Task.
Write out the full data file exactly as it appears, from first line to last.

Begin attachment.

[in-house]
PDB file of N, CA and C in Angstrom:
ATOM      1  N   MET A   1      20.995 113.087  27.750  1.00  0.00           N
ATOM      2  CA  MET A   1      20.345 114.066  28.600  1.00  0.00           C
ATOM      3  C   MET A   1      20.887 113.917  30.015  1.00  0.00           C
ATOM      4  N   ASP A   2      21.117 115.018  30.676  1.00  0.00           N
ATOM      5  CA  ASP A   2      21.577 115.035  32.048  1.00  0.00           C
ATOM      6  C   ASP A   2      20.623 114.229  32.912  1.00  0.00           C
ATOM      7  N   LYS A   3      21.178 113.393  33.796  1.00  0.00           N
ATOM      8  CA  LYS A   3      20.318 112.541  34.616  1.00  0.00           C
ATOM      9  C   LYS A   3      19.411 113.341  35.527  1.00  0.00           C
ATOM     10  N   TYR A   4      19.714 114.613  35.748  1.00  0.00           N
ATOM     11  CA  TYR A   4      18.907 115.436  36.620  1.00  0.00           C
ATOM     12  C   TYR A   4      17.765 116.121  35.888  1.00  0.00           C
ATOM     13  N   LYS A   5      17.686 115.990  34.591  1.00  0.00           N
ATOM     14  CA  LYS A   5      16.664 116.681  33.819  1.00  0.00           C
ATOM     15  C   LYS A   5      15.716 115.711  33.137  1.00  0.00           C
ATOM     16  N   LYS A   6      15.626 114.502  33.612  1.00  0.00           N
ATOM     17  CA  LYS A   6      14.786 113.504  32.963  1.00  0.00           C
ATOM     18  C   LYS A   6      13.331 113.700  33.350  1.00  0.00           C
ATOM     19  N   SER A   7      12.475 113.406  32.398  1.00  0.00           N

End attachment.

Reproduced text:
[in-house]
PDB file of N, CA and C in Angstrom:
ATOM      1  N   MET A   1      20.995 113.087  27.750  1.00  0.00           N
ATOM      2  CA  MET A   1      20.345 114.066  28.600  1.00  0.00           C
ATOM      3  C   MET A   1      20.887 113.917  30.015  1.00  0.00           C
ATOM      4  N   ASP A   2      21.117 115.018  30.676  1.00  0.00           N
ATOM      5  CA  ASP A   2      21.577 115.035  32.048  1.00  0.00           C
ATOM      6  C   ASP A   2      20.623 114.229  32.912  1.00  0.00           C
ATOM      7  N   LYS A   3      21.178 113.393  33.796  1.00  0.00           N
ATOM      8  CA  LYS A   3      20.318 112.541  34.616  1.00  0.00           C
ATOM      9  C   LYS A   3      19.411 113.341  35.527  1.00  0.00           C
ATOM     10  N   TYR A   4      19.714 114.613  35.748  1.00  0.00           N
ATOM     11  CA  TYR A   4      18.907 115.436  36.620  1.00  0.00           C
ATOM     12  C   TYR A   4      17.765 116.121  35.888  1.00  0.00           C
ATOM     13  N   LYS A   5      17.686 115.990  34.591  1.00  0.00           N
ATOM     14  CA  LYS A   5      16.664 116.681  33.819  1.00  0.00           C
ATOM     15  C   LYS A   5      15.716 115.711  33.137  1.00  0.00           C
ATOM     16  N   LYS A   6      15.626 114.502  33.612  1.00  0.00           N
ATOM     17  CA  LYS A   6      14.786 113.504  32.963  1.00  0.00           C
ATOM     18  C   LYS A   6      13.331 113.700  33.350  1.00  0.00           C
ATOM     19  N   SER A   7      12.475 113.406  32.398  1.00  0.00           N